No one individual has control over the stock market, but over the long-haul, having money in the stock market can be extremely rewarding for your brokerage IRA. The neat thing about the brokerage IRA is that you are able to invest in a money market type of fund, along with the other riskier solutions. The one thing you want to avoid is having a brokerage IRA open and ONLY having money market funds within it. This happens quite often because people will rollover funds from an old 401k or 403b and the money will just sit in a money market fund (which is the default), not being invested. Or, they will open a brokerage IRA, fund it, and never make a decision on what to invest in. Take full advantage of all your options within the brokerage IRA.

timeless tips

5 Timeless Financial Tips

Most people would agree that discussing your finances can be extremely challenging. The biggest hurdle that plagues us…getting started. Just like with anything else, when it comes to beginning your journey to financial glory, you must set a goal. Once the goal is set, now it’s time to take action.

Of course, there is no “one-size fits all” type of approach, and no matter where you are in your life, you may need to address one or all of the following as it applies to your financial game plan:

(1) Create a spending plan (also known as the budget).

How much do you earn? How much do you spend? How much are your bills each month? How much do you save/invest? Try your best to stick to a spending plan each month and have someone hold you accountable when you do not stick to it. Please do not beat yourself up if you don’t stick to it each month because it’s hard to change your spending habits overnight. Grade yourself on a 3-month basis because if you can manage this over an extended period of time, then guess what, you’ve created a brand new habit! And if the conventional way of “budgeting” doesn’t work for you, consider an alternate strategy, like the 50/20/30 plan.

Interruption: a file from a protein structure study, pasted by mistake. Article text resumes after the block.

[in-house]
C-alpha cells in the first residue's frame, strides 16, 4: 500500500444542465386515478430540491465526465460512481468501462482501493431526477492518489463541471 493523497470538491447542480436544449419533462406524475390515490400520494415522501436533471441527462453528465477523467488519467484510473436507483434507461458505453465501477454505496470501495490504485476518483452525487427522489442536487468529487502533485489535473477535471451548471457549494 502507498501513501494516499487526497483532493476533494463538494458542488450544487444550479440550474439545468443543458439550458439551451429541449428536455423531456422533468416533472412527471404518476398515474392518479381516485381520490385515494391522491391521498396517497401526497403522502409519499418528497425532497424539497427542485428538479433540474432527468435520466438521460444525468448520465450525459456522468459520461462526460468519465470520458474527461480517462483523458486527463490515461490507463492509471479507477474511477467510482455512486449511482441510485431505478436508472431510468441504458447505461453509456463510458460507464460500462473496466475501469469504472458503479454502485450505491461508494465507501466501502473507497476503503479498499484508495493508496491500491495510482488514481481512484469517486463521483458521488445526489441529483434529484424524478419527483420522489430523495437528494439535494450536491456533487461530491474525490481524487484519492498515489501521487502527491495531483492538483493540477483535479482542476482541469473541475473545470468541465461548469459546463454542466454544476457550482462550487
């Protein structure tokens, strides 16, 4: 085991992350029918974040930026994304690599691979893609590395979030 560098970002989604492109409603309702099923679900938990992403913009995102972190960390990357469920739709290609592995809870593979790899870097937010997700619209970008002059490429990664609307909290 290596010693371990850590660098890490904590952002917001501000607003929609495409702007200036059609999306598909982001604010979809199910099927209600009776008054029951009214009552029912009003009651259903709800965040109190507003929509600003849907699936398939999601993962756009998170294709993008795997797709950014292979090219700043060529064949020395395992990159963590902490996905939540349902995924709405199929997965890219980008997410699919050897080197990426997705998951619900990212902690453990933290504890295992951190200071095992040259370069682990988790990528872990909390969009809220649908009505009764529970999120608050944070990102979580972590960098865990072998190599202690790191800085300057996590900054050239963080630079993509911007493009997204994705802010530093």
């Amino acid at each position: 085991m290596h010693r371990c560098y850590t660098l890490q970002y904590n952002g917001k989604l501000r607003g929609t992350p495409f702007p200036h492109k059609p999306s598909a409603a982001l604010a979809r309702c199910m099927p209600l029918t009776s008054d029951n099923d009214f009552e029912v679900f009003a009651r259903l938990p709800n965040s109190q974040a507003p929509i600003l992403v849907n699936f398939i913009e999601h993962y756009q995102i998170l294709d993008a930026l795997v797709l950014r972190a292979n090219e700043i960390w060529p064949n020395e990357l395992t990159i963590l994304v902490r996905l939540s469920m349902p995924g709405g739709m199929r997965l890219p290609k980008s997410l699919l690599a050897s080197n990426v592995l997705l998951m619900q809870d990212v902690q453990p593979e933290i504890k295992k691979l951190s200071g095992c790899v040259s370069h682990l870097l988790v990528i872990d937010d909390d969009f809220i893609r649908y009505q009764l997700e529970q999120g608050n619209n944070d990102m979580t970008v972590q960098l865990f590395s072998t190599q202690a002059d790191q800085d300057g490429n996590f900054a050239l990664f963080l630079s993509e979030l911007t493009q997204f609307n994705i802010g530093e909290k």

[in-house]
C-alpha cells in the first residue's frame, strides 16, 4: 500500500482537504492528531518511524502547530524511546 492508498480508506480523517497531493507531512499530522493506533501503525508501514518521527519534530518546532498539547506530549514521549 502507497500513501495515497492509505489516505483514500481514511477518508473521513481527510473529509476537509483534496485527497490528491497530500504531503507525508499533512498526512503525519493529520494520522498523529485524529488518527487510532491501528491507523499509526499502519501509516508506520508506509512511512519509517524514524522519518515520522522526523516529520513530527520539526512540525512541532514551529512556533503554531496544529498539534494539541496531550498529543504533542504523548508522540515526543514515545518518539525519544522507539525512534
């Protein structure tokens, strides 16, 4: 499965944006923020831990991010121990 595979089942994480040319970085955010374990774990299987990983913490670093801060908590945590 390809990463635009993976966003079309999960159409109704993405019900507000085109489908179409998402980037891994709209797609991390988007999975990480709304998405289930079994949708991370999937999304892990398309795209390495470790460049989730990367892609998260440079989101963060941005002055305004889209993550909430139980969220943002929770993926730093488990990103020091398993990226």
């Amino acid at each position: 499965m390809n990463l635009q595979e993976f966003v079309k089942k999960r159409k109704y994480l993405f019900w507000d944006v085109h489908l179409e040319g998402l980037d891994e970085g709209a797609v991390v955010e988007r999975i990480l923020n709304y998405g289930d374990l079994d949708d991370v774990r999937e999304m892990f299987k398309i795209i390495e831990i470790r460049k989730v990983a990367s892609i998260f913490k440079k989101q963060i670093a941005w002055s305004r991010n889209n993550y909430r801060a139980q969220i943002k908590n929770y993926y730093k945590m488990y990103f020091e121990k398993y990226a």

(2) Pay off credit card debt.

We all know that credit card companies make money off the interest they charge on your account. Here are a couple of tips: 1) Stop spending money that you don’t have; 2) Pay off the card with the highest interest rate; 3) Consider paying off the smaller balance (this will give you the emotional jolt to continue to fight against the larger balance) 4) If possible, pay more than the minimum payment each month. 5) Try the debt-snowball technique

(3) Build an emergency fund.

Make sure to have between 3-6 months worth of living expenses saved at all times. Or for those over-achievers, considering having 9 months to 1 year’s worth. This may be a challenge, but you will never be upset with yourself for saving money when an actual emergency pops up.

(4) Determine personal insurance needs.

Many people may be uninsured or under-insured and this could prove detrimental to your overall financial game plan if the unexpected happens. Consider your situation and see if life insurance and disability income insurance provided by your employer will sufficiently cover your needs. If need be, consider owning personal insurance outside of what is offered through your job. Please note that if you change jobs – or lose your job – typically, you will lose those employer-provided benefits, because the employer is paying the premiums, thus you don’t “own” the policy. Personal policies can help ensure that you’re protected, no matter where you work or what happens with your job situation. Also, your age and health play a HUGE role in how an insurance company will set the price of their policy, so please keep that in mind.

(5) Begin/review your retirement plan.

We all work extremely hard, but what do we have to show for all our years of service? Many companies are doing away with pension plans, thus the responsibility of putting money away for retirement falls on our shoulders. Take advantage of your employer-sponsored retirement plans like a 401(k) or 403(b) because these plans allow you to invest monies tax-deferred. A nice advantage of these plans is that they take money out of your check before you get paid. There are also ways to save for retirement outside of an employer-sponsored plan. Consider opening an IRA (traditional or Roth) or a brokerage account. An annuity or life insurance contract could also be an option. If you decide to save for retirement outside of or in addition to your employer sponsored plan consult with a financial professional as you’ll need to be aware of contribution limits, tax treatment, and how the accounts work.

you need a planner

You Need A Financial Planner